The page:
As mentioned, RF coils are used in an MRI system to transmit RF excitation signals and to receive MR signals emitted by an imaging subject. Various types of RF coils may be utilized in an MRI system such as a whole-body coil and RF surface (or local) coils. Typically, the whole-body RF coil is used for transmitting RF excitation signals, although a whole-body RF coil may also be configured to receive MRI signals. One or more (e.g., an array) surface coils can be used as receive coils to detect MRI signals or, in certain applications, to transmit RF excitation signals. Surface coils may be placed in close proximity to a region of interest in a subject and, for reception, typically yield a higher signal-to-noise ratio (SNR) than a whole-body RF coil.

An array of surface RF coils can be used for “parallel imaging,” a technique developed to accelerate MR data acquisition. In parallel imaging, multiple receive RF coils acquire (or receive) data from a region or volume of interest. For example, to perform parallel imaging for the human spine and torso, a three-dimensional (3D) RF coil array is used. A 3D RF coil array typically consists of an anterior two-dimensional (2D) RF coil array and a posterior 2D RF coil array. Many existing 2D RF coils arrays for MRI are constructed using linear loop coils and a single layer structure. In order to improve SNR of an RF coil array, multiple layer coil configurations have been developed (for example, two-layer loop-saddle quadrature pairs) and used in, for example, one-dimensional (1D) RF coil arrays.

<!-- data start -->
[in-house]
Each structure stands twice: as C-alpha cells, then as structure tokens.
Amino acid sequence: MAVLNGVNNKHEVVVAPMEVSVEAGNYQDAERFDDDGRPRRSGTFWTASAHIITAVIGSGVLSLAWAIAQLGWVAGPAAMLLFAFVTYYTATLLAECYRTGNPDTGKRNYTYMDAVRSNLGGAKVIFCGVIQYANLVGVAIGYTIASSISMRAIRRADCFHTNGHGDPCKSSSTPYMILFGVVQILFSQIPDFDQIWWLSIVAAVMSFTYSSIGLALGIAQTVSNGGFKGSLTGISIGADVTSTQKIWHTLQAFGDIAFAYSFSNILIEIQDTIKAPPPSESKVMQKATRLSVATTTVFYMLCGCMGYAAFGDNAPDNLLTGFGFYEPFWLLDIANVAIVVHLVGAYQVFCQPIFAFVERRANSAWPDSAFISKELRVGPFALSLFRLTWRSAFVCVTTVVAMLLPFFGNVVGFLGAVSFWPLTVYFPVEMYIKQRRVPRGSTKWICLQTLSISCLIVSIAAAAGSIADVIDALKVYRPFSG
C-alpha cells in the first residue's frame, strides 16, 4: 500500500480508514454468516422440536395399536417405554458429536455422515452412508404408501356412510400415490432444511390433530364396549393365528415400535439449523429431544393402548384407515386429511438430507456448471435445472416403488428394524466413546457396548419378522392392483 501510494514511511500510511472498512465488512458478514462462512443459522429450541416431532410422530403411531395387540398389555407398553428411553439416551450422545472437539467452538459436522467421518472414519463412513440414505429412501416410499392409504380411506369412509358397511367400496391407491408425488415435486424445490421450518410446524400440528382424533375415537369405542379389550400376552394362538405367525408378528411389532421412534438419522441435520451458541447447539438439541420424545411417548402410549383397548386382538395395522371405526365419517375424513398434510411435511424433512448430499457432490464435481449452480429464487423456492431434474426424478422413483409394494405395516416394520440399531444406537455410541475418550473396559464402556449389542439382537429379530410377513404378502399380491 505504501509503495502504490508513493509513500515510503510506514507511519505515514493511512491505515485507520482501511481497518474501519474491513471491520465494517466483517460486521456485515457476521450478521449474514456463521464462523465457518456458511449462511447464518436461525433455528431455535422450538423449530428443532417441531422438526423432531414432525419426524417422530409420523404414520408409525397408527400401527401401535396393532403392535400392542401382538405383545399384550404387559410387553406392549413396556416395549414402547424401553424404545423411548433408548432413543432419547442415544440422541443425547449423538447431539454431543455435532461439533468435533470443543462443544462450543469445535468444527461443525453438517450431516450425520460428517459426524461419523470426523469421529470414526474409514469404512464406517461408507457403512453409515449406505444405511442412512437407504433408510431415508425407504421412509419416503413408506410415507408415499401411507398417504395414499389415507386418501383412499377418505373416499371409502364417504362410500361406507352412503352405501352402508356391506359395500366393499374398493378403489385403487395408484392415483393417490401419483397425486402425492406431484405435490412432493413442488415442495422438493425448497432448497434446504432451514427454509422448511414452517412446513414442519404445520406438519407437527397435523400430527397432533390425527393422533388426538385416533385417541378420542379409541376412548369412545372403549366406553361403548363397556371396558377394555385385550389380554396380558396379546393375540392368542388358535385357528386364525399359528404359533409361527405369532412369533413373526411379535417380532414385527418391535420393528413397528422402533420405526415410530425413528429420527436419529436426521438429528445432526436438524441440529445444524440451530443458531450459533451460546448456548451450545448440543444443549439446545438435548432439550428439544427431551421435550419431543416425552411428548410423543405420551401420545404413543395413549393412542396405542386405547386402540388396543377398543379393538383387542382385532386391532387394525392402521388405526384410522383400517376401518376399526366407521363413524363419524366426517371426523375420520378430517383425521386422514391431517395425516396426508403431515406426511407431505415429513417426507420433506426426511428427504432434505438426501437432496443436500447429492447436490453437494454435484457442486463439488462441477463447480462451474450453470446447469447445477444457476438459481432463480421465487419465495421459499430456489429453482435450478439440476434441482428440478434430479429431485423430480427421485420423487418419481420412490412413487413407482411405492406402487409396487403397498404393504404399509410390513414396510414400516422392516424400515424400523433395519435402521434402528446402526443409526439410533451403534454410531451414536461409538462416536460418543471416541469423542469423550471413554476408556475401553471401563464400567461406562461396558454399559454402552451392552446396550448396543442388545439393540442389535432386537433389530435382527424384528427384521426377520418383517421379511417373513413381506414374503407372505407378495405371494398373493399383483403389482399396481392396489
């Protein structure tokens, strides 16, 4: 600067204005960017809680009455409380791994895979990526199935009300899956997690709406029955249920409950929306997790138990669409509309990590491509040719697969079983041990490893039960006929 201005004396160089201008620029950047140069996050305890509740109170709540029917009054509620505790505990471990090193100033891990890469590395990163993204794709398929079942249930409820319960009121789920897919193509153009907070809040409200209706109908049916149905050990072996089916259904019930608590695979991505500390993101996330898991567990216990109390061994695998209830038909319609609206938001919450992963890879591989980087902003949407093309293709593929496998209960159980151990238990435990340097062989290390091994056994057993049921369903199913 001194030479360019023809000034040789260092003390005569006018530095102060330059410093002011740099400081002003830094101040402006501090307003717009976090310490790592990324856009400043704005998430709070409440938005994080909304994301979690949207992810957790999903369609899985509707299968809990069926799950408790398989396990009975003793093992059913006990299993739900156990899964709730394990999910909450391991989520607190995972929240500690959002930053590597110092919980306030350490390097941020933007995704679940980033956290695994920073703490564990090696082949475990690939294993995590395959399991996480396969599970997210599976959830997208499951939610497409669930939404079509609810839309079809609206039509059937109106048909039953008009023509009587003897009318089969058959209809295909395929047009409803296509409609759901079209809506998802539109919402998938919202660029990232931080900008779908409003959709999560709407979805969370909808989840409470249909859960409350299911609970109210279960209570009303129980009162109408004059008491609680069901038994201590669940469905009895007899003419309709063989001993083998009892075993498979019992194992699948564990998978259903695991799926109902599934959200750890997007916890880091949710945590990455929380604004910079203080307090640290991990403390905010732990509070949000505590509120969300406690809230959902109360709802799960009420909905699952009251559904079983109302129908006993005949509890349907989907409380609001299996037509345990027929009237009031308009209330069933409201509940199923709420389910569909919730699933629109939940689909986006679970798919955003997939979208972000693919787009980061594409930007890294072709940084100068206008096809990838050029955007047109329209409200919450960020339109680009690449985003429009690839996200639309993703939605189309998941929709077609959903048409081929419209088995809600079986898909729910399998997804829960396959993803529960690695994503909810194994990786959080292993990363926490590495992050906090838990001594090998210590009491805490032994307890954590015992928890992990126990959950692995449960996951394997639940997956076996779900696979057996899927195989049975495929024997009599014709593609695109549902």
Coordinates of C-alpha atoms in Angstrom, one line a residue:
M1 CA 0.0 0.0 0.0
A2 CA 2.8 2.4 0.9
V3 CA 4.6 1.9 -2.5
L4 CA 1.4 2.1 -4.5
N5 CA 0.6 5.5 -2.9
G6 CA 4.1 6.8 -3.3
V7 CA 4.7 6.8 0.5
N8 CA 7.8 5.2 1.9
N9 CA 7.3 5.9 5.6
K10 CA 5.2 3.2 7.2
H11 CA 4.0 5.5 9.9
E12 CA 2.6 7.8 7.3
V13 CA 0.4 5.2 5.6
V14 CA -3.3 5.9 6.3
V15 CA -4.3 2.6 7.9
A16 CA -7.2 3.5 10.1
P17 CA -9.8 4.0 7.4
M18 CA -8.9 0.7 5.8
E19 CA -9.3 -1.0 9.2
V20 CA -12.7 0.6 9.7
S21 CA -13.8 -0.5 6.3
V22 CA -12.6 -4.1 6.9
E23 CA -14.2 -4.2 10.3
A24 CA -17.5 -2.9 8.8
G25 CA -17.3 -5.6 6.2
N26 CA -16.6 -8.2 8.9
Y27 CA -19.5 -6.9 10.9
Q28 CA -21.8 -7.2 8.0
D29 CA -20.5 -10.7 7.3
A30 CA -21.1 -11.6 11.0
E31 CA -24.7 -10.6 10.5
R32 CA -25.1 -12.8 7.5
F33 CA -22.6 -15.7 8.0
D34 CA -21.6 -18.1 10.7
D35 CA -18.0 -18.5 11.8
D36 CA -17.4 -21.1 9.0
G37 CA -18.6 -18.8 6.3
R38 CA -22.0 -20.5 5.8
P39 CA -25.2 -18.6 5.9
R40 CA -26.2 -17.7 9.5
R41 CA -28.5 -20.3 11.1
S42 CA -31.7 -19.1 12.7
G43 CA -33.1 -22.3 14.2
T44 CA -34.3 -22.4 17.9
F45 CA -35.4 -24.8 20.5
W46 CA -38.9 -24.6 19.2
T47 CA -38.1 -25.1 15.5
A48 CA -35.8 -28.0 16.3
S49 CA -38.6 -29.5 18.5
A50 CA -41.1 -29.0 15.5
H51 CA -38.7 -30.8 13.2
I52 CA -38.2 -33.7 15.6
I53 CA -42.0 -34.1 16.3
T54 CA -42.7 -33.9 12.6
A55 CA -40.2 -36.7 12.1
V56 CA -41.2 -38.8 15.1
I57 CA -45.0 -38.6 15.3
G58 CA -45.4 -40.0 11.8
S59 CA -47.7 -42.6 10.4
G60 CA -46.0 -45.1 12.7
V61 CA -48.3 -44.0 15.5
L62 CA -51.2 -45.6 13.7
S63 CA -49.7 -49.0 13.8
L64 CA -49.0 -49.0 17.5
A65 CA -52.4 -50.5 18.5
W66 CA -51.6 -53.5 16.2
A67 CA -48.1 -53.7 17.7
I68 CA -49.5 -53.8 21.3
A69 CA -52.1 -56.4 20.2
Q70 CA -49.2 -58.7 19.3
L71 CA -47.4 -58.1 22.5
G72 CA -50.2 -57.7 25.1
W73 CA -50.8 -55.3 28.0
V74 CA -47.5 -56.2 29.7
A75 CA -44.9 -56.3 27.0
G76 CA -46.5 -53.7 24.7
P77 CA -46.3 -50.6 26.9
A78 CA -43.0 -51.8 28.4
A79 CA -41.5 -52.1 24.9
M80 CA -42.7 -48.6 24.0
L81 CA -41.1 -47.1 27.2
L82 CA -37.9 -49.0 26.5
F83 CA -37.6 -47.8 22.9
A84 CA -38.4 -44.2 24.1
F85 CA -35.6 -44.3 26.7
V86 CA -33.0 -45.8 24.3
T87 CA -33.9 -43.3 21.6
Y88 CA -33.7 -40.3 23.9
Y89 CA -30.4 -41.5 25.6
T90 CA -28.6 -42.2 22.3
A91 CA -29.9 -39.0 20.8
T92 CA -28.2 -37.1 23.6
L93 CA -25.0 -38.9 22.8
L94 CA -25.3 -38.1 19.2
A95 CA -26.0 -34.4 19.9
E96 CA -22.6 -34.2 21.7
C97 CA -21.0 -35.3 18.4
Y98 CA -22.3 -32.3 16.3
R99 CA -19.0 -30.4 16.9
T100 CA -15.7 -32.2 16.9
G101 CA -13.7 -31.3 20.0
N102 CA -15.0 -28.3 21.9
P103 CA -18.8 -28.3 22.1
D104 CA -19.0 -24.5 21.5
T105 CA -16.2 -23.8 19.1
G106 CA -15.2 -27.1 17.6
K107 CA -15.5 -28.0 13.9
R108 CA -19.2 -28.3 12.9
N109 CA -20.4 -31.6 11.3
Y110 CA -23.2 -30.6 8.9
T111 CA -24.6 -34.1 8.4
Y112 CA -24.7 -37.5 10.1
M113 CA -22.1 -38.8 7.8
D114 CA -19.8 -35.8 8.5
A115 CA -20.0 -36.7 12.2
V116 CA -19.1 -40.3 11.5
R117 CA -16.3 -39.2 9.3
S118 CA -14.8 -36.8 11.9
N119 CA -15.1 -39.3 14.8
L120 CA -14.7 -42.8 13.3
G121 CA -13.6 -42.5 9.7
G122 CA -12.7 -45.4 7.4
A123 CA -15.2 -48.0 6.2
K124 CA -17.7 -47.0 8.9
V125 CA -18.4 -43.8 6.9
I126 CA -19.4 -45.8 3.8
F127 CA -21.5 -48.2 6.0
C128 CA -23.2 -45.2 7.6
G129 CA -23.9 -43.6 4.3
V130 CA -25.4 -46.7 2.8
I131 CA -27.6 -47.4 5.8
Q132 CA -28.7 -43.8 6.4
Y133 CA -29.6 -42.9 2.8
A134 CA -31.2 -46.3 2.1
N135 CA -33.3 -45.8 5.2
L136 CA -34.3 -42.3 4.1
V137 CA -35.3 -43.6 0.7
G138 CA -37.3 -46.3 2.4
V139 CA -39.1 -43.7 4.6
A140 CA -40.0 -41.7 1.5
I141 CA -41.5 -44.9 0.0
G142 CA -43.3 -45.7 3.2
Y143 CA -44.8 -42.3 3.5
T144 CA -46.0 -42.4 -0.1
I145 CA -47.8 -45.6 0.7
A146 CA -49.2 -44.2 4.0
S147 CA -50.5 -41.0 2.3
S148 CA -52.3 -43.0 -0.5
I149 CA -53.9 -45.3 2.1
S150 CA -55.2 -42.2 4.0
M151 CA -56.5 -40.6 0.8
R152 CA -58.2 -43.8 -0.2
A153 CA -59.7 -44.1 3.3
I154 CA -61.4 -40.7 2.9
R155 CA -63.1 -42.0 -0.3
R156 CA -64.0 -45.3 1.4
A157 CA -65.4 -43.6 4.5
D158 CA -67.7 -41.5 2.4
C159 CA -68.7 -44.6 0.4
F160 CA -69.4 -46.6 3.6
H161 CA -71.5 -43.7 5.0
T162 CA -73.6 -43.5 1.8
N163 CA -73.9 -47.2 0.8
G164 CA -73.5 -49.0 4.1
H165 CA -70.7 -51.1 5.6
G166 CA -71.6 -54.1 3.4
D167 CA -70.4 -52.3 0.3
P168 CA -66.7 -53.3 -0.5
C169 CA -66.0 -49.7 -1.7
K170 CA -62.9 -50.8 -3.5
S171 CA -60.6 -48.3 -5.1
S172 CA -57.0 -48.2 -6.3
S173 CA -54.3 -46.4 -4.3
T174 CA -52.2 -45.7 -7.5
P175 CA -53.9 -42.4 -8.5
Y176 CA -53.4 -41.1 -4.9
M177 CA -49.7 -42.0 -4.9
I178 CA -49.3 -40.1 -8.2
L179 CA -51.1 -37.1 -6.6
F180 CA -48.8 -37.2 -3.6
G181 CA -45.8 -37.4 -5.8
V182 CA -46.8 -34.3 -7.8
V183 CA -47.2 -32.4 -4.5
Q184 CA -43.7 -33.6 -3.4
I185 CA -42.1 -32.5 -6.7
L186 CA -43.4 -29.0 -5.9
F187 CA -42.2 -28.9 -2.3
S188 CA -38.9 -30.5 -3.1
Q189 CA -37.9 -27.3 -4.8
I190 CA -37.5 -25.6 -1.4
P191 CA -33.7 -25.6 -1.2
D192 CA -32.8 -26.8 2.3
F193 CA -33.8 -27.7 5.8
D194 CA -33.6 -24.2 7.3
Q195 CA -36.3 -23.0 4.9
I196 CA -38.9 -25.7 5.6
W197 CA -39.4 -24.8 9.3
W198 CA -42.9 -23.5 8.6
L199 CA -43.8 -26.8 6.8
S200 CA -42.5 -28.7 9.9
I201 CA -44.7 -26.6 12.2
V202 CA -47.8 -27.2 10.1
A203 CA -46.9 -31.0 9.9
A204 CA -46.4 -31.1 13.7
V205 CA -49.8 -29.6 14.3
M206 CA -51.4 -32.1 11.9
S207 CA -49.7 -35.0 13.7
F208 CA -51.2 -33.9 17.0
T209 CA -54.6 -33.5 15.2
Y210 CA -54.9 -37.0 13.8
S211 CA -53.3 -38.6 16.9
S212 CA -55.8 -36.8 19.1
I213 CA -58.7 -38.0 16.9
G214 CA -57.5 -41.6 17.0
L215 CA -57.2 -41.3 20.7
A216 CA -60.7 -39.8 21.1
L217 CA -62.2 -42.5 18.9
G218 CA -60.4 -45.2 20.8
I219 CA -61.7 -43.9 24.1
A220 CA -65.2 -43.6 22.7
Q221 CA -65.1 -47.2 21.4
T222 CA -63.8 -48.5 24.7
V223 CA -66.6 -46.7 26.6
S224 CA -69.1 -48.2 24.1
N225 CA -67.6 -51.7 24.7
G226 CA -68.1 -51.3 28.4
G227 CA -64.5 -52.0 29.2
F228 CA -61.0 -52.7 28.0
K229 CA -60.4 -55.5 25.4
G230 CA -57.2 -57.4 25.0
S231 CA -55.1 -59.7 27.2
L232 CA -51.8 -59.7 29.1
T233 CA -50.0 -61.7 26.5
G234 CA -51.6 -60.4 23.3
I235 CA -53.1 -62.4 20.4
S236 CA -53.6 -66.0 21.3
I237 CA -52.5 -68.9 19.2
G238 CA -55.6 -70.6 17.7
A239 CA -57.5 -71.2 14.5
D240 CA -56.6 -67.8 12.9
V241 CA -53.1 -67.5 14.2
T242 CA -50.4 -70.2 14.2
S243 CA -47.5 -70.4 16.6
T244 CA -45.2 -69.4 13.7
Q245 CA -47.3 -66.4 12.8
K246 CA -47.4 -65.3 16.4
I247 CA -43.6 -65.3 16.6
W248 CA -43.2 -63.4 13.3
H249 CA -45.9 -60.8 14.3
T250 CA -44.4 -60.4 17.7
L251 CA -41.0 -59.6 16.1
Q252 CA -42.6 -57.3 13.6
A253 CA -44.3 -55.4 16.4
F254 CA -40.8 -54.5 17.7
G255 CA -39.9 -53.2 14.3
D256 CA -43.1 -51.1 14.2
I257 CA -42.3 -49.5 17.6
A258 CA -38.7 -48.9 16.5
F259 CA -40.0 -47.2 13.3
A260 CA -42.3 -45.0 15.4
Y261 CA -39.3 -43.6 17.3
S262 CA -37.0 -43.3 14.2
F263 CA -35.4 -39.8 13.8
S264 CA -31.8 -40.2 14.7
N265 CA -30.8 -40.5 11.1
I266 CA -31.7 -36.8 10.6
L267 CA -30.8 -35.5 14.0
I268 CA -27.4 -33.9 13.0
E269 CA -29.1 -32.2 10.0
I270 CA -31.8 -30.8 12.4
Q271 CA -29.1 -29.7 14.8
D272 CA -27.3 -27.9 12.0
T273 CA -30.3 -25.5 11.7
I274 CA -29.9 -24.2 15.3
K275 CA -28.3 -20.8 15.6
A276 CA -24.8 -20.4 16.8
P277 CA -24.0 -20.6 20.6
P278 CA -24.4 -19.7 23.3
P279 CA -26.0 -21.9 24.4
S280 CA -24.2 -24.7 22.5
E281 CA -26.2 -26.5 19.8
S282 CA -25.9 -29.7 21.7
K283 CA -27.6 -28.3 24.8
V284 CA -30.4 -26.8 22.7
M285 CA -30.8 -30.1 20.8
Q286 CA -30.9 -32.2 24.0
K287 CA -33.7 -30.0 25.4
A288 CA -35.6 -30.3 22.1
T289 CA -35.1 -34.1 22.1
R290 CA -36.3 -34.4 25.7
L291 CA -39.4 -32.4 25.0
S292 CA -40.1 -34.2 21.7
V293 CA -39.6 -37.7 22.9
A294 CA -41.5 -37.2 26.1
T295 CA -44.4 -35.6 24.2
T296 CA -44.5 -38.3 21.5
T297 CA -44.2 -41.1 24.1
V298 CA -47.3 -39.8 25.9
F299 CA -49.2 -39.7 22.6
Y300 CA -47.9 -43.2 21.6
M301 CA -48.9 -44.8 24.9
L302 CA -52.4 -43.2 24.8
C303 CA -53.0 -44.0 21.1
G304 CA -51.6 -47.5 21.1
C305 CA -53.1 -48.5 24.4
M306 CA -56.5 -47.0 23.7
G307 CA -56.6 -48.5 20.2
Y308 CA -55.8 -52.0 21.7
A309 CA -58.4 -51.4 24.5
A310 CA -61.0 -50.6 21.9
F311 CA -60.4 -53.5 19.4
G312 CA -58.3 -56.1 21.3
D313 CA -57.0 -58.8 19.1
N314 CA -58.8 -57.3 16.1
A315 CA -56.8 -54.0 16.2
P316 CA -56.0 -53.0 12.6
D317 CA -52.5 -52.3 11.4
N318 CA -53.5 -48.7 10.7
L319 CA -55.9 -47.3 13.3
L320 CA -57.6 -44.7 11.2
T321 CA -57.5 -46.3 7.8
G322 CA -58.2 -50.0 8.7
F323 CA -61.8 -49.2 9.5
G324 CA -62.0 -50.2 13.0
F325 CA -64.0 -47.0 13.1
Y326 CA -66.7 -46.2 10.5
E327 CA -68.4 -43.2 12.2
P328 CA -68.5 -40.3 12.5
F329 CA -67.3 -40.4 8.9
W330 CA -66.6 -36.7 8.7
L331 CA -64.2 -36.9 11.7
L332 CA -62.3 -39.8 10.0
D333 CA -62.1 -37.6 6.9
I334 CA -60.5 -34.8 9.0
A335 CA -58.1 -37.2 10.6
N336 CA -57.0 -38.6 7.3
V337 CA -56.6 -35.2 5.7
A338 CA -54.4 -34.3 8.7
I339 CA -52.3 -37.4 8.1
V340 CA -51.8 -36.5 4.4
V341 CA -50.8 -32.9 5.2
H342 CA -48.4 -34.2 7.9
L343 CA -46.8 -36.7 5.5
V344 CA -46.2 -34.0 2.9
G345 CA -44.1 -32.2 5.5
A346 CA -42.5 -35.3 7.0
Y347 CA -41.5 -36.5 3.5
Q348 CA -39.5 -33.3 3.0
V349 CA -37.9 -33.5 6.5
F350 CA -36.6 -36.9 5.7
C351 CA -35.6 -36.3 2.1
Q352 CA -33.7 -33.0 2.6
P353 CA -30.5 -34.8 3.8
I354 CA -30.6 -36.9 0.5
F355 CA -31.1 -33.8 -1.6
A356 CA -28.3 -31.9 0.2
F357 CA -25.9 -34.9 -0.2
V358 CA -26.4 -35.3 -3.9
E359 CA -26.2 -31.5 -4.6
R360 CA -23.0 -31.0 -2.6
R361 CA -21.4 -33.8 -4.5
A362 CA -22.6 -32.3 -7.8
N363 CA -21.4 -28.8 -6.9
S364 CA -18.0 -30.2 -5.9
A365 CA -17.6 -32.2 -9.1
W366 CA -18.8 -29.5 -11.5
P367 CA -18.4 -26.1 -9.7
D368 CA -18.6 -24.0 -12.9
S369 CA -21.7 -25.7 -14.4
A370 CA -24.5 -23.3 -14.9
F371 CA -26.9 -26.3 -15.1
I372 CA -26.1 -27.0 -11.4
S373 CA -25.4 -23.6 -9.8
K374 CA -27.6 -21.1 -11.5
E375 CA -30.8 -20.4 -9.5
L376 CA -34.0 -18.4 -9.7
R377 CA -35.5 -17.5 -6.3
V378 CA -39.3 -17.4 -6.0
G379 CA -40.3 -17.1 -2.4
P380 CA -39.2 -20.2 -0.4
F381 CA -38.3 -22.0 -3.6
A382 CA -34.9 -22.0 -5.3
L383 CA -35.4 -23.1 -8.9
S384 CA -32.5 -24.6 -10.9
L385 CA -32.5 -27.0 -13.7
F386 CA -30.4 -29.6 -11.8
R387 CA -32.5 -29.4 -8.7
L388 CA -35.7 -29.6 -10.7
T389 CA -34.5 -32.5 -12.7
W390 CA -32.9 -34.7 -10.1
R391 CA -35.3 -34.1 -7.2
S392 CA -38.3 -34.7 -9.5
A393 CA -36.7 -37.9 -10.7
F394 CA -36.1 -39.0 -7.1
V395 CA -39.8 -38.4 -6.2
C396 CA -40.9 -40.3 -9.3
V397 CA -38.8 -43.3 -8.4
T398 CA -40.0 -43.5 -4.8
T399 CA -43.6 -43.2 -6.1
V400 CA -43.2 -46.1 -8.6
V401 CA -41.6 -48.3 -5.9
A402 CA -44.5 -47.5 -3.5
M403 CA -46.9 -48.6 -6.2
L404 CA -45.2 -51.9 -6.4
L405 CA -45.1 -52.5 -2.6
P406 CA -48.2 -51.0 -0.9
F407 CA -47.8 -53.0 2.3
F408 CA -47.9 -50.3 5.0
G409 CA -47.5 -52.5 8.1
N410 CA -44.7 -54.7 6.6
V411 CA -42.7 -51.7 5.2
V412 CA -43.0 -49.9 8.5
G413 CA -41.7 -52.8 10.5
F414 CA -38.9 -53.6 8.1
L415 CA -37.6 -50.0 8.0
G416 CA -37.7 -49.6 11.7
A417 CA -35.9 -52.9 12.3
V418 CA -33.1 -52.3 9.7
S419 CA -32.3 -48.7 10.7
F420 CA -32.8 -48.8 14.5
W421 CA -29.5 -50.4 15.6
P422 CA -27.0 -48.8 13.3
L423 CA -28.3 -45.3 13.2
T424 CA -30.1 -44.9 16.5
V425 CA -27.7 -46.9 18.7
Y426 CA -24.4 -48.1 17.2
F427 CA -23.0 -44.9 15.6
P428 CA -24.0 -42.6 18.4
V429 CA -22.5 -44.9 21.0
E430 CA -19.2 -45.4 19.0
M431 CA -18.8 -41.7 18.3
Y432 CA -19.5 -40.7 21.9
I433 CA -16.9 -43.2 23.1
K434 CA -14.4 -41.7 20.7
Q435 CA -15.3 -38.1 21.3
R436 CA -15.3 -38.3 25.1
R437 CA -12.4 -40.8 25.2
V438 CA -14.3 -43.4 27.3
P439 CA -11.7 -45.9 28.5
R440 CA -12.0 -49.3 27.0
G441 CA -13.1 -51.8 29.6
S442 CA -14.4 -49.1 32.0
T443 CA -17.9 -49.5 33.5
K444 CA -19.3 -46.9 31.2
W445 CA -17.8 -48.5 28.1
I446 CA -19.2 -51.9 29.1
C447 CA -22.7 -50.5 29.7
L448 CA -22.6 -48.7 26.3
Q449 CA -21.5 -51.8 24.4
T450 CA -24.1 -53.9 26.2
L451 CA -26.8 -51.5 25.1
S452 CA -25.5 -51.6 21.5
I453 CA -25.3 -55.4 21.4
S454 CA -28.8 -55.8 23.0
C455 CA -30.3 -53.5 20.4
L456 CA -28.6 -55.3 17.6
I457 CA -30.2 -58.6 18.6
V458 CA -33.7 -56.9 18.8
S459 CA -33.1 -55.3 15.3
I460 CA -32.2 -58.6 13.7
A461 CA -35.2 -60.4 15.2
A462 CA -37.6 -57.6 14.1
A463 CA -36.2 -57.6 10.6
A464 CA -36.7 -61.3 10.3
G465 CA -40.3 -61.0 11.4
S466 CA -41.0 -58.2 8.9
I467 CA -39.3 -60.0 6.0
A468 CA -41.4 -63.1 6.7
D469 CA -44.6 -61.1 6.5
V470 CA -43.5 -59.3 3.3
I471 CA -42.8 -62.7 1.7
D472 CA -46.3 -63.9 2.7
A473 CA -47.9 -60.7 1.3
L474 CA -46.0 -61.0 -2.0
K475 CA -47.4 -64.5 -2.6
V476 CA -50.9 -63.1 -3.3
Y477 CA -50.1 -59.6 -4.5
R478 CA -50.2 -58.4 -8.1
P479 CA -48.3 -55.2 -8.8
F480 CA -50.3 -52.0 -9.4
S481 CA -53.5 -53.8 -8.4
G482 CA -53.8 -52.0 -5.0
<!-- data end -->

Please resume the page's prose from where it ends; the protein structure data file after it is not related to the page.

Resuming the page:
Human spine and torso imaging require different designs of RF coil geometry to achieve the best performance for each of the different anatomies. RF coils dedicated for spine imaging usually have multiple layers of smaller coil elements, for example, loop-saddle quadrature pairs, optimized for providing the best SNR for the spine at a shallow depth close to the coil elements. RF coils for torso imaging, on the other hand, use large size coil elements to accomplish better signal penetration for the deep tissue of the human body.

It would be desirable to provide a multi-dimensional RF coil array that uses multi-layer coil elements. It would also be desirable to provide a multi-dimensional RF coil array that combines the best imaging capabilities of spine RF coils and torso RF coils into one single RF coil array system.